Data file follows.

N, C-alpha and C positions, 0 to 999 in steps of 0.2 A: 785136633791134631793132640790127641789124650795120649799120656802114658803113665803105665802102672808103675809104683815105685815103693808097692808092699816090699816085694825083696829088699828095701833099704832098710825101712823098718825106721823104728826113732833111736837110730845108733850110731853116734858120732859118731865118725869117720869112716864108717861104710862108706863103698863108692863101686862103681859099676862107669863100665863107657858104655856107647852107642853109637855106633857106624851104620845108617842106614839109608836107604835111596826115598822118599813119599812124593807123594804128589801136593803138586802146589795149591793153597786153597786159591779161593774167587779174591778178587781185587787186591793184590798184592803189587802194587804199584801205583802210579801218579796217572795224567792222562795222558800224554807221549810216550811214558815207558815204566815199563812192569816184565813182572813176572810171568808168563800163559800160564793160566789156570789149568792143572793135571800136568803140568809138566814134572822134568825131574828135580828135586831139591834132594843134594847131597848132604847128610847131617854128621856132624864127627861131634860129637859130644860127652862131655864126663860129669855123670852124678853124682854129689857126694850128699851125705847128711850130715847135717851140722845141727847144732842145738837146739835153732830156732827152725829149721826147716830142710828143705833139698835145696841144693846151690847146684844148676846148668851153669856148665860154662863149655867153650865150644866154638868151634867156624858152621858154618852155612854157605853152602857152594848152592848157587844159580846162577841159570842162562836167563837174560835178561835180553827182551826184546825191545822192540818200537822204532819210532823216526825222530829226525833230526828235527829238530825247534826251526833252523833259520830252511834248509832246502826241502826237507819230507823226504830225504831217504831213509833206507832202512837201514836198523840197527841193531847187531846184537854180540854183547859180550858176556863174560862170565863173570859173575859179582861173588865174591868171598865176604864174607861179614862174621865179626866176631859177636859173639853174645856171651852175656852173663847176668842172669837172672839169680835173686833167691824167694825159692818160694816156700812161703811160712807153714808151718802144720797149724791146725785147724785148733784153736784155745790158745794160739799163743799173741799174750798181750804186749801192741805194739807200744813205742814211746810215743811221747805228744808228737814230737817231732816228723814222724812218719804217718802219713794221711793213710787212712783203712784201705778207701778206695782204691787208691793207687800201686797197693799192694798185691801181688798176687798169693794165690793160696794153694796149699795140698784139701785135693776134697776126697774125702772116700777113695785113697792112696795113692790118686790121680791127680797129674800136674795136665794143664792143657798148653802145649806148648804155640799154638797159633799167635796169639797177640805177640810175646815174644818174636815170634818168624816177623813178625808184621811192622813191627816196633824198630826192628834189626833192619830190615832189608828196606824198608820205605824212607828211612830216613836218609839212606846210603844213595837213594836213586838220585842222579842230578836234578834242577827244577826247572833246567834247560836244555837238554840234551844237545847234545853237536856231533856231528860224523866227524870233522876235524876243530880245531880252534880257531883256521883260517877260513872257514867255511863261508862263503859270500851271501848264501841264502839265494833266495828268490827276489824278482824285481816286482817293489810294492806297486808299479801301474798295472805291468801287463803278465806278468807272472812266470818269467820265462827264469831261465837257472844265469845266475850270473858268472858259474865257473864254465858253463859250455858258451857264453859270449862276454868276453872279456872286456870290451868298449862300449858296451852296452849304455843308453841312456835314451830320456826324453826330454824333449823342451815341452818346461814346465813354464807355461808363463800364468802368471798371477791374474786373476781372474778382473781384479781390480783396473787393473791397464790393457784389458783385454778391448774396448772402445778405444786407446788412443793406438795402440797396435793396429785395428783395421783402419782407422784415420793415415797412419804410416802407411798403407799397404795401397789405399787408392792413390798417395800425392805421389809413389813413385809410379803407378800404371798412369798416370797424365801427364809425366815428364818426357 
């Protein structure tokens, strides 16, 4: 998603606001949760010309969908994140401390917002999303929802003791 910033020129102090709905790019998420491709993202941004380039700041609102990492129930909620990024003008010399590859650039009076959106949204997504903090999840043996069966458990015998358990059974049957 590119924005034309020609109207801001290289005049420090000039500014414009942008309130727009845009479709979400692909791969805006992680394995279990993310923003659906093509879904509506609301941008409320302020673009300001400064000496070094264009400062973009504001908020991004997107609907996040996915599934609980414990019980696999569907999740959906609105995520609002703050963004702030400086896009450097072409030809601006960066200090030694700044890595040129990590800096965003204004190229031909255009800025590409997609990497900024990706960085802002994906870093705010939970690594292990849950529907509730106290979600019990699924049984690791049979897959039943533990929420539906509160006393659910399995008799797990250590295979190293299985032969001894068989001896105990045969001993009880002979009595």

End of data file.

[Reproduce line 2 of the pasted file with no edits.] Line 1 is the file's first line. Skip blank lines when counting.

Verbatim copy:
């Protein structure tokens, strides 16, 4: 998603606001949760010309969908994140401390917002999303929802003791 910033020129102090709905790019998420491709993202941004380039700041609102990492129930909620990024003008010399590859650039009076959106949204997504903090999840043996069966458990015998358990059974049957 590119924005034309020609109207801001290289005049420090000039500014414009942008309130727009845009479709979400692909791969805006992680394995279990993310923003659906093509879904509506609301941008409320302020673009300001400064000496070094264009400062973009504001908020991004997107609907996040996915599934609980414990019980696999569907999740959906609105995520609002703050963004702030400086896009450097072409030809601006960066200090030694700044890595040129990590800096965003204004190229031909255009800025590409997609990497900024990706960085802002994906870093705010939970690594292990849950529907509730106290979600019990699924049984690791049979897959039943533990929420539906509160006393659910399995008799797990250590295979190293299985032969001894068989001896105990045969001993009880002979009595």